Poets Laureate Across Massachusetts
Meet Juan Matos, Worcester’s Poet Laureate
When did your city or town decide to establish a poet laureate position? Is there a length of time the poet laureate serves?
Distinguish poet, Gertrude Halstead, was Worcester’s first Poet Laureate and served from 2007 until her death in 2012. The post was vacant until late 2019 when the Worcester Cultural Development Office reopened the search.
The Worcester Poet Laureate serves a two-year term, 2020-2022, and Worcester’s first Youth Poet Laureate, Amina Mohammed, has a term for the calendar year of 2020.
The initiative I most admire is in Worcester’s Cultural Department’s plan: “Engage Worcester residents, visitors, civic and elected leaders, young people, adults, seniors, and students of all ages about the value of poetry, the written word, and creative expression through six or more self-coordinated or community-partnered activities in coordination with the Cultural Office.”
What was the selection process like? (Who was involved, who made the decision?) Did the city/town have requirements and goals for the position? If so, how do they reflect your own priorities and initiatives?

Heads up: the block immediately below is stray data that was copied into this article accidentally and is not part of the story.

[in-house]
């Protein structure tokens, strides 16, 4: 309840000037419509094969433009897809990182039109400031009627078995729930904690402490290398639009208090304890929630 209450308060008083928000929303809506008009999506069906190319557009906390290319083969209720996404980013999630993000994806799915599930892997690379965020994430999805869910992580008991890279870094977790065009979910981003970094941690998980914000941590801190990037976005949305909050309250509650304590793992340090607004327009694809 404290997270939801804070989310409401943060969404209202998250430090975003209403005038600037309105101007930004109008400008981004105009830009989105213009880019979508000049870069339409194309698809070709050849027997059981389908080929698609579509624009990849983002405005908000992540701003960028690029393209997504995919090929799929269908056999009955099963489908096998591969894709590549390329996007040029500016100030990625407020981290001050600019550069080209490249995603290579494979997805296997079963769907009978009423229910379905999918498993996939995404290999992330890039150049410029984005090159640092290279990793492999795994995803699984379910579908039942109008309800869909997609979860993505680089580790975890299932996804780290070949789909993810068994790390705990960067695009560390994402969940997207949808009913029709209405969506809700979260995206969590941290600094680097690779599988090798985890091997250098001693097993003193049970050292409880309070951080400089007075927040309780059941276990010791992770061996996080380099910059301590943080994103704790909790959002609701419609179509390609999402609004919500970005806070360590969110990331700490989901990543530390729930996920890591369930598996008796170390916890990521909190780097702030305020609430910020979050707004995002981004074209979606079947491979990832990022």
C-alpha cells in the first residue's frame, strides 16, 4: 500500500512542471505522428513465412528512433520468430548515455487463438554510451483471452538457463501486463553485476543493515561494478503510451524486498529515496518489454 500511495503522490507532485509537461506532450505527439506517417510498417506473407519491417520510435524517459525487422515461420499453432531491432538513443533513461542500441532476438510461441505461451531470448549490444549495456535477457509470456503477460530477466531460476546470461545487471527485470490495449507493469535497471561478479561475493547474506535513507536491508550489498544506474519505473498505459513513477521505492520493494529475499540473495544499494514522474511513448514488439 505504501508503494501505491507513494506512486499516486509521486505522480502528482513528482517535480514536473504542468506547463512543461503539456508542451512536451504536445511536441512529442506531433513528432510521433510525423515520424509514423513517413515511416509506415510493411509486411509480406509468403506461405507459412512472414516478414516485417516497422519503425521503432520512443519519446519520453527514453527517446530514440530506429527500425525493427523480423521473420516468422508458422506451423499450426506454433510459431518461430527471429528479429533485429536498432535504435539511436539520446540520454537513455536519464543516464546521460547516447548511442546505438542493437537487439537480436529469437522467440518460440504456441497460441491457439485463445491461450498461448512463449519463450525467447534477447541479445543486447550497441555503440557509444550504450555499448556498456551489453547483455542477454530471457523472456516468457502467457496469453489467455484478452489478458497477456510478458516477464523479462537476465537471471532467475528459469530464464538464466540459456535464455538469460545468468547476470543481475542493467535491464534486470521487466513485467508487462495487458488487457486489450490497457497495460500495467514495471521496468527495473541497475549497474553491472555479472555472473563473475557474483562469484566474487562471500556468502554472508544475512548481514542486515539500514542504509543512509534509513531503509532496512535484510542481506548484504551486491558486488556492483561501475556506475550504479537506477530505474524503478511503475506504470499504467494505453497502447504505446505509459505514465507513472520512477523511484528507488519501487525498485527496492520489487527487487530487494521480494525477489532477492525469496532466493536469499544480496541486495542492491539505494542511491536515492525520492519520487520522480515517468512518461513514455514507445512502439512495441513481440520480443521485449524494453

In conjunction with the Worcester County Poetry Association, the director of the Worcester Cultural Coalition hosted a seminar, led by Christopher Reilley, former Poet Laureate of Dedham, MA, and then issued a call to poets inviting them to submit samples of their work, a resume, letters of recommendation, and evidence of cultural activism. A five-person committee included poets and professors, a librarian and community members active in local cultural organizations. The committee reviewed applications, and I was given the honor of being chosen as Worcester’s Poet Laureate.